29 February 2016 to 2 March 2016
Europe/Zurich timezone
There is a live webcast for this event.

Lecturers Biographies

University of Technology - Lulea – Sweden

Kim Albertsson is currently at Luleå University of Technology where he is involved in a project researching sparse coding and perception. His part is focusing on implementation in VHDL, enabling real-time learning and processing. Previously he worked at the data acquisition group at the CMS experiment providing tools for the configuration of the DAQ cluster computers. He graduated in Applied Physics and Electrical Engineering from Luleå University of Technology.


Imperial College London – UK

Anastasis Andronidis is a computer scientist graduated with excellence from Aristotle University of Greece and now he is a PhD candidate in Imperial College London working on software reliability, multi-version execution and dynamic updates. His work experience starts with 4 years in the GRID, multiple internships at CERN and Google Summer of Code (Apache Hama and Kubernetes) and 2 years at CERN on OpenStack solutions and distributed systems.



CAIRO Valentina
University of Calabria – Arcavacata – Italy & CERN

I got my Master Degree in Physics with honors in 2013 at the University Of Calabria, in Italy. I am now a PhD student at the same University and a Doctoral Student at CERN, in the ATLAS Collaboration.
The current work is essentially split in two main parts: I am contributing to the integration and development of the offline simulation programs of the New Small Wheel and on the main validation and physics simulation activities. I am also actively participating in the data analysis for LHC Run-II at 13 TeV, working on optimisation procedures of analysis programs and strategies, tracking performance, material distribution studies and Standard Model analyses.


KECK Thomas
KIT Karlsruhe – Germany

I am a Ph. D. student in Physics at the Karlsruhe Institute for Technology in Germany. As a member of the Belle II collaboration I am responsible for the development of data-driven multivariate analysis methods.
In particular my work is focused on hadronic and semileptonic tagging algorithms, and their application to rare B meson decays. I am an experienced C++ and python developer, and interested in any new technologies in the field of computer science. At the moment I have a strong interest in data mining algorithms, pattern recognition using deep neural networks, as well as visualisation and sonification of scientific data. Besides work, I enjoy playing guitar and practicing taekwondo.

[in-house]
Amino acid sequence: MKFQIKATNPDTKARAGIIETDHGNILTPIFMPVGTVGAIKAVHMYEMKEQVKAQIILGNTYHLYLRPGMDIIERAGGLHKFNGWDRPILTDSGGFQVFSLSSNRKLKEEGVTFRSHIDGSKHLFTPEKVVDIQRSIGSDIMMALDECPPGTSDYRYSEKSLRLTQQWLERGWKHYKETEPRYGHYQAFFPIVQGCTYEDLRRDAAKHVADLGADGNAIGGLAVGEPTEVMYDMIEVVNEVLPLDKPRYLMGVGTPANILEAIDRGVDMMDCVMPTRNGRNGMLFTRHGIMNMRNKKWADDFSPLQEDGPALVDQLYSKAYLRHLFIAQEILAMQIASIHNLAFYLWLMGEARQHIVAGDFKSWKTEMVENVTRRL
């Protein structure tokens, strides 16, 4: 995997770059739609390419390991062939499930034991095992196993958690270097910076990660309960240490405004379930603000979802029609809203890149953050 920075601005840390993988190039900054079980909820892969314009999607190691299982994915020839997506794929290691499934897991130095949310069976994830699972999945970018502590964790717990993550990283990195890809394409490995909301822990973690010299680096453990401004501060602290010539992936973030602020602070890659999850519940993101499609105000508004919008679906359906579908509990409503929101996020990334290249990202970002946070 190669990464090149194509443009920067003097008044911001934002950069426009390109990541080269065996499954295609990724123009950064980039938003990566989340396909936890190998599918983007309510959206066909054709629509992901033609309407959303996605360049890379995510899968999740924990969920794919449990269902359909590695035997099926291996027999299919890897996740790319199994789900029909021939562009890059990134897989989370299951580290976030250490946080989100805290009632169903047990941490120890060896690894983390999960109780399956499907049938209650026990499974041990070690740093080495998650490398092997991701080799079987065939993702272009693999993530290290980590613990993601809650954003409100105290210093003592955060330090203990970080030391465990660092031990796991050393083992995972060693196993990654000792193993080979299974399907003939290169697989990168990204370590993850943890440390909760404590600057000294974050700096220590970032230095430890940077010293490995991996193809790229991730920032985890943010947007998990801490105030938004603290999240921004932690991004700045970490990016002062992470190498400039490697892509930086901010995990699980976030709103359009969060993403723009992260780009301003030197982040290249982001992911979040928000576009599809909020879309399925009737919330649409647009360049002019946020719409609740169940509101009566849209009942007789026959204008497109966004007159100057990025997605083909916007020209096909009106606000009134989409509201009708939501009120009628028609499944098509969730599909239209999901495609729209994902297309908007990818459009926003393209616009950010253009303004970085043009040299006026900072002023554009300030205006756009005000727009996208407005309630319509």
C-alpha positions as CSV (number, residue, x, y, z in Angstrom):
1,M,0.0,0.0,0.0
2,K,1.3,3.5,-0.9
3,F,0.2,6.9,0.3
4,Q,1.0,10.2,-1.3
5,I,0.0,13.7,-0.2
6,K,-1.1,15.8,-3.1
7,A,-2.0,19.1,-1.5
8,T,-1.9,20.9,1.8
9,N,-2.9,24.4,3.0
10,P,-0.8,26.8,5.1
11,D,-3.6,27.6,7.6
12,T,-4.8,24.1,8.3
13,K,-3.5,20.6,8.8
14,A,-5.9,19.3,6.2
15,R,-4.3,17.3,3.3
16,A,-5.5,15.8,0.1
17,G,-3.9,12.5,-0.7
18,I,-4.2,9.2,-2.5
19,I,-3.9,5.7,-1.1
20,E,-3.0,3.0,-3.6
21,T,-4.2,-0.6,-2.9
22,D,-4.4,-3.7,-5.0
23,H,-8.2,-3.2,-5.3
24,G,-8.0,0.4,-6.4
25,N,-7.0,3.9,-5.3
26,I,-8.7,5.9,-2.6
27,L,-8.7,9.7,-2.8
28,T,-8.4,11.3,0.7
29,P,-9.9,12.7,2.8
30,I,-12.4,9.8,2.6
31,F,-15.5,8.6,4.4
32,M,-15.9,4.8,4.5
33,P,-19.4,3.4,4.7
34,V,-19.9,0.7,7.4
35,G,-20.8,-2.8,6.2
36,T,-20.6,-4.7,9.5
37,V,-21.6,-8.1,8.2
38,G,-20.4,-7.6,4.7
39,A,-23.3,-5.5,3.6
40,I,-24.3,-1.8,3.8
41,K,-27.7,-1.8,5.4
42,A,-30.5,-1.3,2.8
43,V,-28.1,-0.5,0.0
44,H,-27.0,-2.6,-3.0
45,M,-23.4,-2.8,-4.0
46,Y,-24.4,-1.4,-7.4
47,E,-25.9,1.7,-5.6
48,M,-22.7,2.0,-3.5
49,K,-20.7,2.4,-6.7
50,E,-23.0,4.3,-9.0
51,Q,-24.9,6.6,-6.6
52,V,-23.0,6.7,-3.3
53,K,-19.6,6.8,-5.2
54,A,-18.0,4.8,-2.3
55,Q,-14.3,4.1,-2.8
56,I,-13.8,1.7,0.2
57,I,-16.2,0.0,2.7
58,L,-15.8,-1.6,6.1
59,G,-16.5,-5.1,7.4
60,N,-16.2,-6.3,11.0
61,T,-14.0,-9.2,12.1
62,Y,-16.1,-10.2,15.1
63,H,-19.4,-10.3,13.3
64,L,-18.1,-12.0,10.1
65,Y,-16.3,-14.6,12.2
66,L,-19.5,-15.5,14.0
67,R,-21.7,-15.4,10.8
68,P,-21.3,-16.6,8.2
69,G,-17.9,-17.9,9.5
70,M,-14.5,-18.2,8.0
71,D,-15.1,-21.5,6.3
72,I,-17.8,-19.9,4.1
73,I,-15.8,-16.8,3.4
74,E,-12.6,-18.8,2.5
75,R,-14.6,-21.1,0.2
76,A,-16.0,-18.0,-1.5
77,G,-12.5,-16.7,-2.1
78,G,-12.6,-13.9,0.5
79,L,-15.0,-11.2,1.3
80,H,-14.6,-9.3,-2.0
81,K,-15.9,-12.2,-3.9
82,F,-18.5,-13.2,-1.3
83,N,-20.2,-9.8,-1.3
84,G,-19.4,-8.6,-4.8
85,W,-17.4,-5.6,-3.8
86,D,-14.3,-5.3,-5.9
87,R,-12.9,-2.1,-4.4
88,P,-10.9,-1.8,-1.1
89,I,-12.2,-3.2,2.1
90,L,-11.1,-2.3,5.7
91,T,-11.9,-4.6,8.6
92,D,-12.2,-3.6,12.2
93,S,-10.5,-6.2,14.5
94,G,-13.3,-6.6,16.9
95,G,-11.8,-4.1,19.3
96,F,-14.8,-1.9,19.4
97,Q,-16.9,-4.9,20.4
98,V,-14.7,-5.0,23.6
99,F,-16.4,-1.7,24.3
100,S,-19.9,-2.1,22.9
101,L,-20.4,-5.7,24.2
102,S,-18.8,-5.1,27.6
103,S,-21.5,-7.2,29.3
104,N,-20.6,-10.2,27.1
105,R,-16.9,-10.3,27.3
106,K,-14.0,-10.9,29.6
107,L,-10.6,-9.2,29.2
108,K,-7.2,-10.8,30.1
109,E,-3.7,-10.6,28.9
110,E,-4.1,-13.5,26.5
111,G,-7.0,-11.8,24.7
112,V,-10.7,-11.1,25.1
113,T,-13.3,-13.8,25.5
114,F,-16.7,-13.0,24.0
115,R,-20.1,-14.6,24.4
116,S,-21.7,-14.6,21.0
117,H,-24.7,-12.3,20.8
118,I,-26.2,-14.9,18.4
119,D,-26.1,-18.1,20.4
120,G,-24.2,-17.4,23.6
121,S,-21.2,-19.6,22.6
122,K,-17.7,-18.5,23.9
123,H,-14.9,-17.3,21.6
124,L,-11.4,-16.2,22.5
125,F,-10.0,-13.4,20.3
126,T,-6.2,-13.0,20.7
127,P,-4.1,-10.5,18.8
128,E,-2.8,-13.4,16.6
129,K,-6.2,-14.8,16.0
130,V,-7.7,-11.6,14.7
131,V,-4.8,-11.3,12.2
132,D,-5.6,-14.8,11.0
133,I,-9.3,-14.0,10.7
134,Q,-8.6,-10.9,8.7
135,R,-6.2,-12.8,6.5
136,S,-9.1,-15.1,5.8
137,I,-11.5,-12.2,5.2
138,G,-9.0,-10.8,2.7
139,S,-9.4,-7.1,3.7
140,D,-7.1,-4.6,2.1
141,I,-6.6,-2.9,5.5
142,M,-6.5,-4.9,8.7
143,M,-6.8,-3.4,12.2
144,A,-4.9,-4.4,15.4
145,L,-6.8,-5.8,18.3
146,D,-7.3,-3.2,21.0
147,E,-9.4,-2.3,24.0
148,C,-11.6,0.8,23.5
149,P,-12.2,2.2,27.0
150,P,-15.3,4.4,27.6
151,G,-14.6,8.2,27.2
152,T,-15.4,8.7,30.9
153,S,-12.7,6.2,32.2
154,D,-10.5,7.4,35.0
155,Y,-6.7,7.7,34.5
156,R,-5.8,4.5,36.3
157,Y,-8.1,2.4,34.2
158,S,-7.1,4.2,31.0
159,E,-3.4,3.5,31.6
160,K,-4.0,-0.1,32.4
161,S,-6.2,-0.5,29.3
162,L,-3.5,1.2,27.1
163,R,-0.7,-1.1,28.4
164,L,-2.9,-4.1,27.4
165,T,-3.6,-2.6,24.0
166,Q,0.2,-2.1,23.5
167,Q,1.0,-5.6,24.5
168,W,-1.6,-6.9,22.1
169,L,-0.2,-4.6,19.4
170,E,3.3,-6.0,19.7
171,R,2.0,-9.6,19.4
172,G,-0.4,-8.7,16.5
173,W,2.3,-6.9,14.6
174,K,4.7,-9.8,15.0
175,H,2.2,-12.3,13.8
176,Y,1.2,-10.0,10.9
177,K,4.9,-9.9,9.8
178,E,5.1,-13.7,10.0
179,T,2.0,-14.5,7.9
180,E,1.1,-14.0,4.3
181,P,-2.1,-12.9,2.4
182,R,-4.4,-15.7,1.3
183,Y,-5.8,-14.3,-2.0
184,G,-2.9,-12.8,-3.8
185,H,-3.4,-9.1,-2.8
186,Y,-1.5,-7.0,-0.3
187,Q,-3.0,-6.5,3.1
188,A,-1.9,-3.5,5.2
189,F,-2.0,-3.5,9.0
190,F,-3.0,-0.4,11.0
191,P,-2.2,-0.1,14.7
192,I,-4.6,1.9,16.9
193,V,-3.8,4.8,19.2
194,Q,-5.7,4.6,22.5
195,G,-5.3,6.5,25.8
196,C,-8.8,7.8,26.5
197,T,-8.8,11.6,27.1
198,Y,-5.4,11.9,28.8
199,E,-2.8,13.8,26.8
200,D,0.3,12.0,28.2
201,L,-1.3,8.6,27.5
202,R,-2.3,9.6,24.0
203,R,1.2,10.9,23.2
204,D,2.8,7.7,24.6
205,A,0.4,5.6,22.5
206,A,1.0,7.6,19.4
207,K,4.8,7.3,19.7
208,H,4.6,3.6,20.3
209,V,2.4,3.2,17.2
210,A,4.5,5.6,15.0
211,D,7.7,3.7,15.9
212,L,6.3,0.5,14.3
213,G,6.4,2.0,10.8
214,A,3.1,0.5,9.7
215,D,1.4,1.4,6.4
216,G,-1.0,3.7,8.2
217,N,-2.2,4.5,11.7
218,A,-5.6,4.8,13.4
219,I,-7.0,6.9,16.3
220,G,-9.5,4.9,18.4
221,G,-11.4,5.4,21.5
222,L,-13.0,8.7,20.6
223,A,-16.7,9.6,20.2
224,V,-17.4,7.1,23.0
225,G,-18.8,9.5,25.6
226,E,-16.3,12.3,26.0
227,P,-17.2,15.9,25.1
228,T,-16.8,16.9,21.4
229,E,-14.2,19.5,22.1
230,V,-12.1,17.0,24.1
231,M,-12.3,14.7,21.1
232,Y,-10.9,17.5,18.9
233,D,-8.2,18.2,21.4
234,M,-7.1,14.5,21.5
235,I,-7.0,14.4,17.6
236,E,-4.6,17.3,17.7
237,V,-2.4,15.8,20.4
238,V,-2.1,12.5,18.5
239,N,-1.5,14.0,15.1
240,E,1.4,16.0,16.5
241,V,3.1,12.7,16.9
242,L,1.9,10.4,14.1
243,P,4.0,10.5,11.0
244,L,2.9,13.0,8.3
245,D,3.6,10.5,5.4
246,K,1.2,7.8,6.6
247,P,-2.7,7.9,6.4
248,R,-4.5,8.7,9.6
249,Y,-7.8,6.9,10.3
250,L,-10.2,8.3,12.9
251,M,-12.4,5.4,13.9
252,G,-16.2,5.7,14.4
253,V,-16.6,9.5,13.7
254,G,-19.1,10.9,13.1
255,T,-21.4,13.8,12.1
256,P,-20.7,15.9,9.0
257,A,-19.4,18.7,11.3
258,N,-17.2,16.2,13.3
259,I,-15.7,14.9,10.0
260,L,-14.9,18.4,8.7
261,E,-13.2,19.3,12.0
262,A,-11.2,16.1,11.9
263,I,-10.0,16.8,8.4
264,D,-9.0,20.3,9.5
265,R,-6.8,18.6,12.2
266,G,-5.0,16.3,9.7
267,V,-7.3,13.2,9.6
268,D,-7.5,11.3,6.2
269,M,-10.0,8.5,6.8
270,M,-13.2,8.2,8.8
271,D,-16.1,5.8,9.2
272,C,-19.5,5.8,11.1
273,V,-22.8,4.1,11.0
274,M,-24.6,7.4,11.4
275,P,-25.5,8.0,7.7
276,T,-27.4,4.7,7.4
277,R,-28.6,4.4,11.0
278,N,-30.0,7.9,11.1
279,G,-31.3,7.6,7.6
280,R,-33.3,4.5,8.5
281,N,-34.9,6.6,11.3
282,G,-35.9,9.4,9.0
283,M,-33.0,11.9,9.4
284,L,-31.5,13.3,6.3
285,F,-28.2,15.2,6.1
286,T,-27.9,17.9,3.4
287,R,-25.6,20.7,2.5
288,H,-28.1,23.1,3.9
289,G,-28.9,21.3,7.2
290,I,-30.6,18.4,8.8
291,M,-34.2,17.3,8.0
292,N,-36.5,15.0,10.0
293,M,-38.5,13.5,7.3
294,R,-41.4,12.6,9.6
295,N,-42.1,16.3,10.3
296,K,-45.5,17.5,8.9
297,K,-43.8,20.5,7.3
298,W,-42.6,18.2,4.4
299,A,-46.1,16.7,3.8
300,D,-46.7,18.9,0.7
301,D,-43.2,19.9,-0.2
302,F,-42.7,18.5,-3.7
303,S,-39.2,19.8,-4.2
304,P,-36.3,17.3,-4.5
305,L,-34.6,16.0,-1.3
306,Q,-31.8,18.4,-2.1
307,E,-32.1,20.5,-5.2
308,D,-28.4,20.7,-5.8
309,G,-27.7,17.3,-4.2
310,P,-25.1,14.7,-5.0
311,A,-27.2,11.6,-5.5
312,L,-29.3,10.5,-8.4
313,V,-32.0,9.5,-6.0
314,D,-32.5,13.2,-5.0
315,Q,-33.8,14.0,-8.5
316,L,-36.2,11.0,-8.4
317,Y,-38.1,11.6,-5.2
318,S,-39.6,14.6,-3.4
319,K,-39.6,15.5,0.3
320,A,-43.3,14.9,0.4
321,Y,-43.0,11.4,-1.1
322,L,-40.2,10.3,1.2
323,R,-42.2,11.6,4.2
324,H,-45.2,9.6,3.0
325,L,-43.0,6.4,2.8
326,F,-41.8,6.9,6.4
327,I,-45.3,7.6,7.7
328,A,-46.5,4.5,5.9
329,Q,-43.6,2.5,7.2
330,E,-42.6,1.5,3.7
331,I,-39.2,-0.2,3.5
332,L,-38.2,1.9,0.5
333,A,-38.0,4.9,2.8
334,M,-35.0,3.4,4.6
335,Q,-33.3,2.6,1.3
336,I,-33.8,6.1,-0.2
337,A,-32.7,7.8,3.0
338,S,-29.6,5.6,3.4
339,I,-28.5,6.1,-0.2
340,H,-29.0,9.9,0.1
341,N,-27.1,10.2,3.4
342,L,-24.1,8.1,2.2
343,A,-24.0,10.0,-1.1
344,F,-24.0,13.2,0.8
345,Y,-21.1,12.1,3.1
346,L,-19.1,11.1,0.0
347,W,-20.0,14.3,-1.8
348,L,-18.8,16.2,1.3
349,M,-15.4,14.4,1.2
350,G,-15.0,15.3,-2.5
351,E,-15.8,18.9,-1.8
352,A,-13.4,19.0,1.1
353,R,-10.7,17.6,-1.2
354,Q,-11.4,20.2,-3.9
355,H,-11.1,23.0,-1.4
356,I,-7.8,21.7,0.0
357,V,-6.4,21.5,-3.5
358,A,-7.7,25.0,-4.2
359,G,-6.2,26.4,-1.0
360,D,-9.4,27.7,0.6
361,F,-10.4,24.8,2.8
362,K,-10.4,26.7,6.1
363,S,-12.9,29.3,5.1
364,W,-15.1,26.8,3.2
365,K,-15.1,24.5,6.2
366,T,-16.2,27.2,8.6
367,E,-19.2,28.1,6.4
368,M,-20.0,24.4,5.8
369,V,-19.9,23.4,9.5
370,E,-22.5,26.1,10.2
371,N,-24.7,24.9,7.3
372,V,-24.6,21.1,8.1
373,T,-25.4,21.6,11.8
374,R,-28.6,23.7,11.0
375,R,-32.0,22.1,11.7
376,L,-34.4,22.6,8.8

KROL Kamil
CERN – Geneva – Switzerland

Kamil Król is a professional Software Engineer. He obtained Master’s Degree in Computer Science and Bachelor’s Degree in Management at AGH UST in Krakow (Poland). Since 2013 he has been working at CERN designing and developing applications for machine protection purposes. Before joining CERN, Kamil had opportunity to gain his professional experience in one of the biggest IT companies in Poland developing software for the telecommunication sector. Among his main topics of professional interest are cloud and distributed computing, back-end development, NoSQL data storages, systems integration and different aspects of the agile team management. Kamil likes to spend his free time reading and doing sports (hiking, mountaineering, climbing, skiing, cycling and running).


University of Aveiro – Portugal

I am a PhD Student at the University of Aveiro, funded by a Portuguese scholarship, and the topic of my PhD is the study and development of new Positron Emission Tomography (PET) scanners for pre-clinical research. The development of new and robust algorithms for PET image reconstruction and data analysis are one of my main tasks.